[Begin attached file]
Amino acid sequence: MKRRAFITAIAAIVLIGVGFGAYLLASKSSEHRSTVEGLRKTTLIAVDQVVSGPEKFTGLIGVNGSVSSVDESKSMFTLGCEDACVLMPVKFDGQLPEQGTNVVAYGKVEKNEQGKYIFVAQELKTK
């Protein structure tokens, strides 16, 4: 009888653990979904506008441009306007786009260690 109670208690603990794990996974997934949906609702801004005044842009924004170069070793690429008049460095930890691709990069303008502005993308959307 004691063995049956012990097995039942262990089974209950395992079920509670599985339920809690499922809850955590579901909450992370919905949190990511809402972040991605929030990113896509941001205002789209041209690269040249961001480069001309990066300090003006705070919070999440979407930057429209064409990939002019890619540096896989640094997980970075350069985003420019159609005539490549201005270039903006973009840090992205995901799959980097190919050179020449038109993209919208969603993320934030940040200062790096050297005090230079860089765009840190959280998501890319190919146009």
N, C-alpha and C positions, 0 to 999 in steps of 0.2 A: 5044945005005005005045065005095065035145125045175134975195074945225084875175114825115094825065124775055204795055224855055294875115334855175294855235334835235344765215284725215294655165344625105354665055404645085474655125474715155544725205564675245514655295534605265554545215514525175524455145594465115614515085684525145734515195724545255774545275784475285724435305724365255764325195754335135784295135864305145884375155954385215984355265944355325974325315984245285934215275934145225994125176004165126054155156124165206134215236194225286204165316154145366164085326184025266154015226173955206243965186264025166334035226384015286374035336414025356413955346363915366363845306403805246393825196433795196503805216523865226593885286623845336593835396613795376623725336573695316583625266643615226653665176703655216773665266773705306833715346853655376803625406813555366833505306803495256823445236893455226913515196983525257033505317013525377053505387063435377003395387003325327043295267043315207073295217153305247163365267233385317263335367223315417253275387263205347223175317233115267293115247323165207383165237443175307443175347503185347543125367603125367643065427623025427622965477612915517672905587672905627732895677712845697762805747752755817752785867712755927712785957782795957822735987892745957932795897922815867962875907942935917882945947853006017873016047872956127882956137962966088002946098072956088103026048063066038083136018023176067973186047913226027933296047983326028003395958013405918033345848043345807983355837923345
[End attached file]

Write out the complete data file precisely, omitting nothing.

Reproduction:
Amino acid sequence: MKRRAFITAIAAIVLIGVGFGAYLLASKSSEHRSTVEGLRKTTLIAVDQVVSGPEKFTGLIGVNGSVSSVDESKSMFTLGCEDACVLMPVKFDGQLPEQGTNVVAYGKVEKNEQGKYIFVAQELKTK
């Protein structure tokens, strides 16, 4: 009888653990979904506008441009306007786009260690 109670208690603990794990996974997934949906609702801004005044842009924004170069070793690429008049460095930890691709990069303008502005993308959307 004691063995049956012990097995039942262990089974209950395992079920509670599985339920809690499922809850955590579901909450992370919905949190990511809402972040991605929030990113896509941001205002789209041209690269040249961001480069001309990066300090003006705070919070999440979407930057429209064409990939002019890619540096896989640094997980970075350069985003420019159609005539490549201005270039903006973009840090992205995901799959980097190919050179020449038109993209919208969603993320934030940040200062790096050297005090230079860089765009840190959280998501890319190919146009």
N, C-alpha and C positions, 0 to 999 in steps of 0.2 A: 5044945005005005005045065005095065035145125045175134975195074945225084875175114825115094825065124775055204795055224855055294875115334855175294855235334835235344765215284725215294655165344625105354665055404645085474655125474715155544725205564675245514655295534605265554545215514525175524455145594465115614515085684525145734515195724545255774545275784475285724435305724365255764325195754335135784295135864305145884375155954385215984355265944355325974325315984245285934215275934145225994125176004165126054155156124165206134215236194225286204165316154145366164085326184025266154015226173955206243965186264025166334035226384015286374035336414025356413955346363915366363845306403805246393825196433795196503805216523865226593885286623845336593835396613795376623725336573695316583625266643615226653665176703655216773665266773705306833715346853655376803625406813555366833505306803495256823445236893455226913515196983525257033505317013525377053505387063435377003395387003325327043295267043315207073295217153305247163365267233385317263335367223315417253275387263205347223175317233115267293115247323165207383165237443175307443175347503185347543125367603125367643065427623025427622965477612915517672905587672905627732895677712845697762805747752755817752785867712755927712785957782795957822735987892745957932795897922815867962875907942935917882945947853006017873016047872956127882956137962966088002946098072956088103026048063066038083136018023176067973186047913226027933296047983326028003395958013405918033345848043345807983355837923345